What is your version of Generosity?

Lianne Nikkel, FPQP™ |

My first memory of receiving generosity is from my childhood. It was Halloween, and my mom loaded us kids into our 12-passenger van to go trick-or-treating at a neighbor’s farm several miles away. I am one of 15 siblings, and my family never had much extra of anything, so our costumes consisted of whatever old stuff we could unearth from the basement storeroom. We were hobos or ghosts most years. As we lined up in our neighbor’s kitchen with our brown paper bags, tops rolled down for a sturdier grip, our neighbor proceeded to use both hands to drop two huge scoops of candy into each of our bags!  I had never received such abundance.  All that candy, just for me. I imagine she enjoyed our wide eyes and gasps of delight at that gift.  And I imagine my mom enjoyed making only one trick-or-treat stop that year.

My first memory of initiating generosity is also from my childhood.  One December, my mom gave us each two small pieces of red felt to make our own stockings. We cut out the shapes, glued the pieces together, and added sequins and ribbon. After they had hung on the mantel for a few days, I started to wonder if we would find any treats in them on Christmas morning. Guessing that the chances were slim, I took some of my babysitting money and bought a bag of ribbon candy to fill my siblings’ stockings. Late one night after everyone else went to bed I did some math, divided by 15, then dropped a few pieces of candy into each stocking. If you are thinking that ribbon candy is not individually wrapped, and that it probably stuck to the insides of the felt stockings, you are absolutely right.  My 10-year-old brain, however, did not think that far ahead. What a sticky mess!  My joy in giving was diminished a bit by the result, but I will always remember how good it felt to do something special and unexpected for my brothers and sisters.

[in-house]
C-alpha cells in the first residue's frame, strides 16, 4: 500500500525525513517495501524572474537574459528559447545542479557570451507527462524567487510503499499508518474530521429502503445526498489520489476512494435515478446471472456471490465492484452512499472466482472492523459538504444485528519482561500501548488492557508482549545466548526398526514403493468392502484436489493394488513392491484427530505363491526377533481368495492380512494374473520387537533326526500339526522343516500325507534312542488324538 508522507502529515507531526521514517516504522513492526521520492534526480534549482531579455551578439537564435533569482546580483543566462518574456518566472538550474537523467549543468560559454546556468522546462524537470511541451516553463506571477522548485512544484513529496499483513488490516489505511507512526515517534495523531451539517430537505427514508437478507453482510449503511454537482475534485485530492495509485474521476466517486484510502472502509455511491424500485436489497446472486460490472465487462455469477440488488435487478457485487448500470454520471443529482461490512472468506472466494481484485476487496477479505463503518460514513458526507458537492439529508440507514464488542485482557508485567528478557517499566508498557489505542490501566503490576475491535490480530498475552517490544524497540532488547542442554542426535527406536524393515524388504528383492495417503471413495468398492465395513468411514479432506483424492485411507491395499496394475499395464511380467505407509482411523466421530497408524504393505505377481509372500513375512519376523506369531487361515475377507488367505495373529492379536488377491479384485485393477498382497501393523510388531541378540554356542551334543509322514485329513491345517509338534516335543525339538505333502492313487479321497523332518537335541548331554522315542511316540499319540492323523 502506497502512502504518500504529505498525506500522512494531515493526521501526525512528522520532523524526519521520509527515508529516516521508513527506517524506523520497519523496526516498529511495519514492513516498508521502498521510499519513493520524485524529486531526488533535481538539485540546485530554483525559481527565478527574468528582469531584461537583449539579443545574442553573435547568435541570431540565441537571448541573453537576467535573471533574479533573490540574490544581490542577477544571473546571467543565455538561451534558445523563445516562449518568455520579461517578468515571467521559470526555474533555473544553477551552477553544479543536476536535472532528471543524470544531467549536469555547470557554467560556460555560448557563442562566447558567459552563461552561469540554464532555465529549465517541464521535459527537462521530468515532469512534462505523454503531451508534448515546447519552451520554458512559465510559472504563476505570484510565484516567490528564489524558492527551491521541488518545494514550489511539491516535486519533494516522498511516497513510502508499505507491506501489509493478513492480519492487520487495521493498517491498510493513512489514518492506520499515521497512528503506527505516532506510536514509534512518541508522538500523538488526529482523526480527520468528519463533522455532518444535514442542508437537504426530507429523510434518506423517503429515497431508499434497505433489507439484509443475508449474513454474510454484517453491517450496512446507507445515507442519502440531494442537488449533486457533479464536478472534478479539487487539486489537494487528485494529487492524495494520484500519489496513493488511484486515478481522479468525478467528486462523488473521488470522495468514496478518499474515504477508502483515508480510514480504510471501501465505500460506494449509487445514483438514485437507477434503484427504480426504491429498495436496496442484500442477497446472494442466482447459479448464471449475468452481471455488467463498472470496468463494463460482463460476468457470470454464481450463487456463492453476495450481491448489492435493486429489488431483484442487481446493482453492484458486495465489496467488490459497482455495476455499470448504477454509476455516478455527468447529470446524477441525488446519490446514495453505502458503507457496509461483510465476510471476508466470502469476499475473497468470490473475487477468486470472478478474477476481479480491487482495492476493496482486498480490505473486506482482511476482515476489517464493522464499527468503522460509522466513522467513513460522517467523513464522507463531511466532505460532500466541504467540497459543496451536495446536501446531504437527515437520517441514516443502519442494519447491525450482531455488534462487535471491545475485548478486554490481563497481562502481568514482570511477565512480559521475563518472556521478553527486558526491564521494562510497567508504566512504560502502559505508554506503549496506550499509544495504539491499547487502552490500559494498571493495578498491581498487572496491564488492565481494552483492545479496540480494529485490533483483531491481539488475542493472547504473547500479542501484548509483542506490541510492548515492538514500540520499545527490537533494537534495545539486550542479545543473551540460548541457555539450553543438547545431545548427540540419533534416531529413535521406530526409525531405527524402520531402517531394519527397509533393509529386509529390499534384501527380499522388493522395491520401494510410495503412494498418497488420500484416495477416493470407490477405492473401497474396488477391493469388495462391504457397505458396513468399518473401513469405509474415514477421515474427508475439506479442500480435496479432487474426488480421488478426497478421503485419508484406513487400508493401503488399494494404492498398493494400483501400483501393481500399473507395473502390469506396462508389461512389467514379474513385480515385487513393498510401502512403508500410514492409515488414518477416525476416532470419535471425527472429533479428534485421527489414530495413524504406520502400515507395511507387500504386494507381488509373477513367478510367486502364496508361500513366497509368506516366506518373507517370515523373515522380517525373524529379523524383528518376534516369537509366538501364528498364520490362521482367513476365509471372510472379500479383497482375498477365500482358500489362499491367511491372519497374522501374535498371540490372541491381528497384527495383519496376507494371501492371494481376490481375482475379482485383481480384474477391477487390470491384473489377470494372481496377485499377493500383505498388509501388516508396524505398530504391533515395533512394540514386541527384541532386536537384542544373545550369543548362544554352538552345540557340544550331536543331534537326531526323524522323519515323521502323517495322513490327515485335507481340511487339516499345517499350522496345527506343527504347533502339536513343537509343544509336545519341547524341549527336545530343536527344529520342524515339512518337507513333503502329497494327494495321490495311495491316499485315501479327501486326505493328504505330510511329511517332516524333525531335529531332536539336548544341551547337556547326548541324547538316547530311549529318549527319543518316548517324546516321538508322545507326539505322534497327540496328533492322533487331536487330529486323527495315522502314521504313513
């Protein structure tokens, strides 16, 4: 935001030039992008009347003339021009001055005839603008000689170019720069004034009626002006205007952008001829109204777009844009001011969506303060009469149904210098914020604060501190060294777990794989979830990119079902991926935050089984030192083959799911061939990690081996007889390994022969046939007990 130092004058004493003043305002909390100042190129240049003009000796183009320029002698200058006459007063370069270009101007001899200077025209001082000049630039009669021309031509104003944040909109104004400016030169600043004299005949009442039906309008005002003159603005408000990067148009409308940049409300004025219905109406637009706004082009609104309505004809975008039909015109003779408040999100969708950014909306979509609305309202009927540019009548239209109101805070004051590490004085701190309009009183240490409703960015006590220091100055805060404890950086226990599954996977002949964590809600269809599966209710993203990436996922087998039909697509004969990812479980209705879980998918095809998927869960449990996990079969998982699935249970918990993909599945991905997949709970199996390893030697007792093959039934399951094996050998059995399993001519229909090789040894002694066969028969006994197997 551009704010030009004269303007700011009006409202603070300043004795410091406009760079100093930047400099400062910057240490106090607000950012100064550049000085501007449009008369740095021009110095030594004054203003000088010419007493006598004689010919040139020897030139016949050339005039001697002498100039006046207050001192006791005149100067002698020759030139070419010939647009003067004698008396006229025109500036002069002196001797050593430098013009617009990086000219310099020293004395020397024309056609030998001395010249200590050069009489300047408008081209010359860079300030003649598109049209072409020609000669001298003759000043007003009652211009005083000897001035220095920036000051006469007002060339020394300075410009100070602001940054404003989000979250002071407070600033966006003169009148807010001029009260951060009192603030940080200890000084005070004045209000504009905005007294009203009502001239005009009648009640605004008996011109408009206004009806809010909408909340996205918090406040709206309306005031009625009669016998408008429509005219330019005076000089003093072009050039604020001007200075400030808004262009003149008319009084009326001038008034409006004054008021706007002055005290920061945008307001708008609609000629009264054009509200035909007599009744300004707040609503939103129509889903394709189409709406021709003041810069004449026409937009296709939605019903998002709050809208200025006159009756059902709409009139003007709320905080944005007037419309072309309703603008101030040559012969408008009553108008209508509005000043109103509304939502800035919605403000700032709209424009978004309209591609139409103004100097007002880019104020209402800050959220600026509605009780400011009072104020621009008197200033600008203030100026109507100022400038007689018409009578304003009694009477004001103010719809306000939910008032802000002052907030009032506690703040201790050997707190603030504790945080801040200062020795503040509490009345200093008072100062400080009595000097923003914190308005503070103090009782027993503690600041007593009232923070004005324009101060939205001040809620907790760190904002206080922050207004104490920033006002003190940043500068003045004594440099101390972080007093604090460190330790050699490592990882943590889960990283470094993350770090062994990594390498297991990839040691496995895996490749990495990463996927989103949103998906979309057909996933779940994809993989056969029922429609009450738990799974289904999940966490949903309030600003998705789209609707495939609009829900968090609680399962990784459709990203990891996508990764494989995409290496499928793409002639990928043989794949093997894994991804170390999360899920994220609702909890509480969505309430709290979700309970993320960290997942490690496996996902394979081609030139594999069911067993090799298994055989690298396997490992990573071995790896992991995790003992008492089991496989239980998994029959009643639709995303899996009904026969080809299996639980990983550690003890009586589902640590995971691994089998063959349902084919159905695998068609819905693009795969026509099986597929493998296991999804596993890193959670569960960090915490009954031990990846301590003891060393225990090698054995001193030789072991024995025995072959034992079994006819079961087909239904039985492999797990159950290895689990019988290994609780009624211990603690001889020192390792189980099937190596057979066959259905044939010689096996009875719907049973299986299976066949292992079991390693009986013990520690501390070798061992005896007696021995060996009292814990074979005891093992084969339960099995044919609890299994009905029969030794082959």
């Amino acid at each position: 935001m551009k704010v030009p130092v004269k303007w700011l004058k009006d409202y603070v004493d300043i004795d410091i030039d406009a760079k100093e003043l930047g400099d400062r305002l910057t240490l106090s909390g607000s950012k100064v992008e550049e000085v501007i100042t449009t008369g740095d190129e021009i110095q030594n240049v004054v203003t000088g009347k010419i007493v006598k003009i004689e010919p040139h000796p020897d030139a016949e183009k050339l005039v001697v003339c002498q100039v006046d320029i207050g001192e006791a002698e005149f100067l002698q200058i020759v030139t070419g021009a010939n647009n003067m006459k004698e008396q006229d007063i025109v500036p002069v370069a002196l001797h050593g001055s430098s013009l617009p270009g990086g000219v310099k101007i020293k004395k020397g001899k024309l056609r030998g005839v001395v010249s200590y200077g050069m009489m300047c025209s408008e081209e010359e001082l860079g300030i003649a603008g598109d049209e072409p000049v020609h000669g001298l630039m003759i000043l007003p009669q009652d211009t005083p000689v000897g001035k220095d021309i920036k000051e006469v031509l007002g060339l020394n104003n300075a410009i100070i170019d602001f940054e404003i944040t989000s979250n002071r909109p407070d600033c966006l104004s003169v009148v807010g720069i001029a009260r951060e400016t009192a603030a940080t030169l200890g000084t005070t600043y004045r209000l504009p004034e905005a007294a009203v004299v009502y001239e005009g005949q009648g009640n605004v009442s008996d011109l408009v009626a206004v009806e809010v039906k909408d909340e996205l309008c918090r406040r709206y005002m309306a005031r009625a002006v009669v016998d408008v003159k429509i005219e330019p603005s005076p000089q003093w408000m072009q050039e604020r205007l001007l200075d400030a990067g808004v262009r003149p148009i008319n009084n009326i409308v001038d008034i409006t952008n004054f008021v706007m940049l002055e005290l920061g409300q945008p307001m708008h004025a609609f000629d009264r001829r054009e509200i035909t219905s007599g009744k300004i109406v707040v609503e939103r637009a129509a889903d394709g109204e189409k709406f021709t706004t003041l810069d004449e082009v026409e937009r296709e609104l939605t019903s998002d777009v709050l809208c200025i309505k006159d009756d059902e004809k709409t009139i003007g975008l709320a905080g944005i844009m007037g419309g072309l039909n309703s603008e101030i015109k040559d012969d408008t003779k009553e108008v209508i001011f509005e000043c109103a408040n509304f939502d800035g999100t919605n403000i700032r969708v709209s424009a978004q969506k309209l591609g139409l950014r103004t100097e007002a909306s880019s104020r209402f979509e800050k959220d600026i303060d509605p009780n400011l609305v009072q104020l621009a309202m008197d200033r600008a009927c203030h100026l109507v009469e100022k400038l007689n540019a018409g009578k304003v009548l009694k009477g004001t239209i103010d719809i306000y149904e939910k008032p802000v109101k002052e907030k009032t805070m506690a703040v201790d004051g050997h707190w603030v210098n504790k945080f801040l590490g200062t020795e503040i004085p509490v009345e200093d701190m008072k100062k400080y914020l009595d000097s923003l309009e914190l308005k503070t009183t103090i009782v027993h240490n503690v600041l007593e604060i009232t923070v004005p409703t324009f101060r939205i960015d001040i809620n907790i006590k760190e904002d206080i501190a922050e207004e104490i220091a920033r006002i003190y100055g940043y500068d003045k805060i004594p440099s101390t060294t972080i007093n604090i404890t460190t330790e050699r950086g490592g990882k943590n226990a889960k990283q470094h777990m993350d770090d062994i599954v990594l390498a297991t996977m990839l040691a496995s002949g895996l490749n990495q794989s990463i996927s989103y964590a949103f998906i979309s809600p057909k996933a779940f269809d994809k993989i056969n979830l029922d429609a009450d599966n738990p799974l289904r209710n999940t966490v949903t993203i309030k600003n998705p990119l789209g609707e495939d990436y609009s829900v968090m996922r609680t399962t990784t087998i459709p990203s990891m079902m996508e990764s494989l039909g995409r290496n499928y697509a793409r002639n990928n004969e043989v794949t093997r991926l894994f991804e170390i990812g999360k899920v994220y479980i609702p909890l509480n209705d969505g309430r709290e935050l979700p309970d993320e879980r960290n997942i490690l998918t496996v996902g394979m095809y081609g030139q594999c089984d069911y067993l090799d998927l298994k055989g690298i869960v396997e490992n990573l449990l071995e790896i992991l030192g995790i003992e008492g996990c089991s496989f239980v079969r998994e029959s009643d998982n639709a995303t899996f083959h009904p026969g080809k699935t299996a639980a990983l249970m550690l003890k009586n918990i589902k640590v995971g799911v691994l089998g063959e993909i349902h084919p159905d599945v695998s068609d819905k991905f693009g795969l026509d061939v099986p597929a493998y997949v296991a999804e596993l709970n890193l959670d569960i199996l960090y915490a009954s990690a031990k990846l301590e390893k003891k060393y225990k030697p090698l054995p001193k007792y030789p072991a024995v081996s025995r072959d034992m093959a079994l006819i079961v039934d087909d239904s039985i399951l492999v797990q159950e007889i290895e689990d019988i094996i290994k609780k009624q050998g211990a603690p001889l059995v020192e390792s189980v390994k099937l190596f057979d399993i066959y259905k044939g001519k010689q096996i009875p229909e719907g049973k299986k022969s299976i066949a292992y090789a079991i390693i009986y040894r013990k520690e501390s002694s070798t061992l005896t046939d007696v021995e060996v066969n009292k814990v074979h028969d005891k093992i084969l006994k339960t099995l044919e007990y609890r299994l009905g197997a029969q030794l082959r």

Through the years my family and I have been recipients of many acts of generosity, and we have also experienced a great deal of joy in blessing others. I am proud to work for a company that considers generosity a core value. “We encourage and model a generous lifestyle with our resources, our time, and our talents” is not merely emblazoned on the conference room wall and framed on our desks. We close our offices several times a year to volunteer in our community. We call out examples of generosity, both given and received, during our weekly team meetings. We invest in causes and organizations that align with our values. And I.M. Wealth Care matches each employee’s personal donations, up to $2,000, every year!

Generosity looks different for everyone. We cannot all give $2,000 but we can all give a kind word, a moment of our time, or maybe even a double scoop of candy.  At its simplest, generosity is open-handedness with what we have, awareness of the needs around us, and willingness to give with no expectation of a reward. Go impact someone today with your version of generosity.